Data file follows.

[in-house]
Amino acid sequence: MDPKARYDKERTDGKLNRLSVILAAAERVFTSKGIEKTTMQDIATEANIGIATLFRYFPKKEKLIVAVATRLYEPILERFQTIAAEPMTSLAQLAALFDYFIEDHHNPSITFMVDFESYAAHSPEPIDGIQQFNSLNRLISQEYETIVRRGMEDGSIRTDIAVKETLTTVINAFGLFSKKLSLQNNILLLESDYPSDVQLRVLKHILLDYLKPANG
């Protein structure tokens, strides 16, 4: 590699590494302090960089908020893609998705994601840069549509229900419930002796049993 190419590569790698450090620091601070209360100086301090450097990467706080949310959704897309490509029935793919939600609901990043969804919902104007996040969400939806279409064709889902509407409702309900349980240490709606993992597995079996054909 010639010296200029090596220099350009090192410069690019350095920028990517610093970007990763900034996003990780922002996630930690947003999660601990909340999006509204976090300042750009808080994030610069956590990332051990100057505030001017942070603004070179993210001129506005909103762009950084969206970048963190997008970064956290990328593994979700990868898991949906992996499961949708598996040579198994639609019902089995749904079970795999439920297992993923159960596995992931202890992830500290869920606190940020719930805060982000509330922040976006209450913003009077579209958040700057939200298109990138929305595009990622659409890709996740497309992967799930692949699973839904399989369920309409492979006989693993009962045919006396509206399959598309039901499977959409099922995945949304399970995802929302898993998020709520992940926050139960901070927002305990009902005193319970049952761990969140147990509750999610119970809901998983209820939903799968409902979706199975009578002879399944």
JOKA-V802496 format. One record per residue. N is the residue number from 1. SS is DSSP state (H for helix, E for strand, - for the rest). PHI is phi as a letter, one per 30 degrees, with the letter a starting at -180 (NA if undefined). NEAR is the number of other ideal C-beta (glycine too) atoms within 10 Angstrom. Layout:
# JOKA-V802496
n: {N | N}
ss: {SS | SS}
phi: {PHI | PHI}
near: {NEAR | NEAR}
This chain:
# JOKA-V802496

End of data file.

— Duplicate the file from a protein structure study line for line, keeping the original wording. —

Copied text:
[in-house]
Amino acid sequence: MDPKARYDKERTDGKLNRLSVILAAAERVFTSKGIEKTTMQDIATEANIGIATLFRYFPKKEKLIVAVATRLYEPILERFQTIAAEPMTSLAQLAALFDYFIEDHHNPSITFMVDFESYAAHSPEPIDGIQQFNSLNRLISQEYETIVRRGMEDGSIRTDIAVKETLTTVINAFGLFSKKLSLQNNILLLESDYPSDVQLRVLKHILLDYLKPANG
């Protein structure tokens, strides 16, 4: 590699590494302090960089908020893609998705994601840069549509229900419930002796049993 190419590569790698450090620091601070209360100086301090450097990467706080949310959704897309490509029935793919939600609901990043969804919902104007996040969400939806279409064709889902509407409702309900349980240490709606993992597995079996054909 010639010296200029090596220099350009090192410069690019350095920028990517610093970007990763900034996003990780922002996630930690947003999660601990909340999006509204976090300042750009808080994030610069956590990332051990100057505030001017942070603004070179993210001129506005909103762009950084969206970048963190997008970064956290990328593994979700990868898991949906992996499961949708598996040579198994639609019902089995749904079970795999439920297992993923159960596995992931202890992830500290869920606190940020719930805060982000509330922040976006209450913003009077579209958040700057939200298109990138929305595009990622659409890709996740497309992967799930692949699973839904399989369920309409492979006989693993009962045919006396509206399959598309039901499977959409099922995945949304399970995802929302898993998020709520992940926050139960901070927002305990009902005193319970049952761990969140147990509750999610119970809901998983209820939903799968409902979706199975009578002879399944």
JOKA-V802496 format. One record per residue. N is the residue number from 1. SS is DSSP state (H for helix, E for strand, - for the rest). PHI is phi as a letter, one per 30 degrees, with the letter a starting at -180 (NA if undefined). NEAR is the number of other ideal C-beta (glycine too) atoms within 10 Angstrom. Layout:
# JOKA-V802496
n: {N | N}
ss: {SS | SS}
phi: {PHI | PHI}
near: {NEAR | NEAR}
This chain:
# JOKA-V802496